WhenÂ the Supreme Court of Appeal overturned Judge Chris Nicholsonâ€™s ruling on Monday, clearing the way for new corruption charges against African National Congress president Jacob Zuma, legal experts commented that a trial would not likely take place until next year , when SA will be hosting the Fifa World Cup.
So how would a trial affect the World Cup, and what role will it play in shaping international perceptions of SA when the global spotlight is cast on the host?
To answer this , it would be constructive to take a leaf from the book of the previous host, Germany, which had its share of corruption allegations before hosting the tournament. In fact, the very beginning of Germanyâ€™s World Cup campaign was beset with a bribery scandal that caused Fifa president Sepp Blatter to consider calling for a recast of the vote.
On the eve of July 5 2000, the day before members of the Fifa executive were to cast their votes for the 2006 host (which was widely tipped to be SA), the editor of Titanic, a German political magazine, sent a fax to the Fifa delegates, who were staying at the Grand Hotel Dolder in Zurich. Marking the fax â€œextremely urgentâ€, he persuaded the hotel receptionist to slide copies into envelopes and push them under each Fifa executiveâ€™s door.
To their consternation, the fax was quite explicit in soliciting votes for Germany in return for gifts. Intended as a prank that ought to drive up sales figures for Titanic, the fax ended up being taken seriously by a number of the Fifa executives, including Charles Dempsey from New Zealand, who then abstained from the vote, handing the 2006 World Cup to Germany on a 12-11 vote.
A few days later, Dempsey told CNN that â€œthis fax finally broke my neckâ€, and the German Football Association issued summons to sue Titanic for DM600m (about â‚¬ 300m) in damages.
Then in July 2005, with just one year to go to kick-off, Germany was rocked by a corporate scandal that threatened to topple government ministers. Top executives at Germanyâ€™s largest car maker, Volkswagen, were embroiled in bribery charges involving visits to brothels and a project code-named â€œ1001 Nightsâ€, which involved a trip to India for representatives of the VW Workers Council.
On this and other business trips, former personnel manager Klaus-Joachim Gebauer procured prostitutes for labour representatives, billing the charges to VW. Gebauer managed to spend â‚¬ 780000 within two years without ever turning in any receipts.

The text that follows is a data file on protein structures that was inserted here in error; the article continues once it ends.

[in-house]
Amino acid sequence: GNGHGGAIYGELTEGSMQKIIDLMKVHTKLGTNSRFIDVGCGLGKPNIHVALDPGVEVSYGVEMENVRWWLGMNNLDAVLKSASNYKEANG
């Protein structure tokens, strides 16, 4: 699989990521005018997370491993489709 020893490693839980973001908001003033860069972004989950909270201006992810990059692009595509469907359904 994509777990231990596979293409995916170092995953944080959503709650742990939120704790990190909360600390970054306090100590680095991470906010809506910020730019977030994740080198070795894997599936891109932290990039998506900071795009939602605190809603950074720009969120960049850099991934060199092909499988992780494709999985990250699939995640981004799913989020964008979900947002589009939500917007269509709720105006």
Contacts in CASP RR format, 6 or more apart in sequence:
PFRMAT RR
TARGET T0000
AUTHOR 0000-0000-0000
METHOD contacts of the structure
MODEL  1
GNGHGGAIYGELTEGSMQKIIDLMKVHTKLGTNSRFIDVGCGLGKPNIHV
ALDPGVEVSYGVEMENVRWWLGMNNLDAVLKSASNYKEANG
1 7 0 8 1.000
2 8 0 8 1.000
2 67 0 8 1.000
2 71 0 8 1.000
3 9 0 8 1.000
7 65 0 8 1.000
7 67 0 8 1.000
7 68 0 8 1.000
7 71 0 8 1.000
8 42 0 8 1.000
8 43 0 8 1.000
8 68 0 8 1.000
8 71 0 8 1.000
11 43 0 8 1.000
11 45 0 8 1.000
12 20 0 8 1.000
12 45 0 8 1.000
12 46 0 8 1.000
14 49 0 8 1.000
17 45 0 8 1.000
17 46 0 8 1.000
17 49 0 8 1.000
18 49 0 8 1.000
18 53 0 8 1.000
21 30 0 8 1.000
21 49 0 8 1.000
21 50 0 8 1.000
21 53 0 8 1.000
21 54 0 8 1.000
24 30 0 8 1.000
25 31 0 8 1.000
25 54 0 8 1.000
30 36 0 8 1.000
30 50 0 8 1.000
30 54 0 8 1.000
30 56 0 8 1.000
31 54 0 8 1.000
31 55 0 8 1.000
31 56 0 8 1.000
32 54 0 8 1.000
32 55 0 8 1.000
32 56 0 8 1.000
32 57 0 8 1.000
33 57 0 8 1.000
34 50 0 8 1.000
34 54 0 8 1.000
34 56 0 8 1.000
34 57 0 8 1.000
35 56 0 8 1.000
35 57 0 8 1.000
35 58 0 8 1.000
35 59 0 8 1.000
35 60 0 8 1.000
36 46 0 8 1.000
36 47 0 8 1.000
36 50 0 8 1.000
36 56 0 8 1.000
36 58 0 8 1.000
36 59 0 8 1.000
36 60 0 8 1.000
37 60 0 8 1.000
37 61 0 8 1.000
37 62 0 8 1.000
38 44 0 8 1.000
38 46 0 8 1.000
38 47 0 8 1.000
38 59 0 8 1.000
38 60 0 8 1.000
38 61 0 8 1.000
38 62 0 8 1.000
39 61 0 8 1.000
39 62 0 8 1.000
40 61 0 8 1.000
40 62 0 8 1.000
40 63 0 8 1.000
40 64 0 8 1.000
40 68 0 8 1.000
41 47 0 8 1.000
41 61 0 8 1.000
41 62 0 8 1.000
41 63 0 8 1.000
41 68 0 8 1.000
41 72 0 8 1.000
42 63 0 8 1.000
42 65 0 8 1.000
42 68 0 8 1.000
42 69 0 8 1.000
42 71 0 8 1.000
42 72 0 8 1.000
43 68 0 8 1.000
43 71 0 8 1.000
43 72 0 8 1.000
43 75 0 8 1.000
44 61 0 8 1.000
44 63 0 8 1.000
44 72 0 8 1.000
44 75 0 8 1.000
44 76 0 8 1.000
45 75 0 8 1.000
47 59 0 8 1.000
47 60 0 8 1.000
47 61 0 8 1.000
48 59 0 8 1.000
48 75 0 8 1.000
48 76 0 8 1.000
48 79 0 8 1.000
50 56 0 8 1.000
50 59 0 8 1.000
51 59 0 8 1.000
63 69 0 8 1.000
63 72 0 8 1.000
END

And then, with only two months to go, Germanyâ€™s image was dealt another blow by allegations that a club in its top soccer league was involved in match fixing. During the previous season, German football had been beset by revelations of match-fixing scandals in lower soccer leagues, but its premier division had been spared until that point. Now it surfaced that the former manager of Bundesliga club Bayer 04 Leverkusen had made cash payments, totalling â‚¬ 580000, to bribe players of the opposition to help his team avoid relegation.
In the end, visitors to the 2006 World Cup were less concerned about the internal affairs of the host country than they were enthused by the friendly reception they received from the German people.
At the end of the 2006 World Cup, 88% of visitors responded with an emphatic â€œyesâ€, when asked if they would recommend Germany as a tourism destination back home.
The implications for 2010 are clear. The touch-points that will attract visitors to SA in the first place revolve around perceptions of personal safety and general security, and are likely to be informed more by reports about unrest in Zimbabwe and the outbreak of cholera rather than by misgivings about government graft. This is why it is imperative that the Zimbabwe crisis be solved by the time the Confederations Cup kicks off this year, so international visitors can feel that their personal safety is guaranteed.
PUBLICATION: Business Day
AUTHOR: Nikolaus Eberl
DATED: 15th January 2009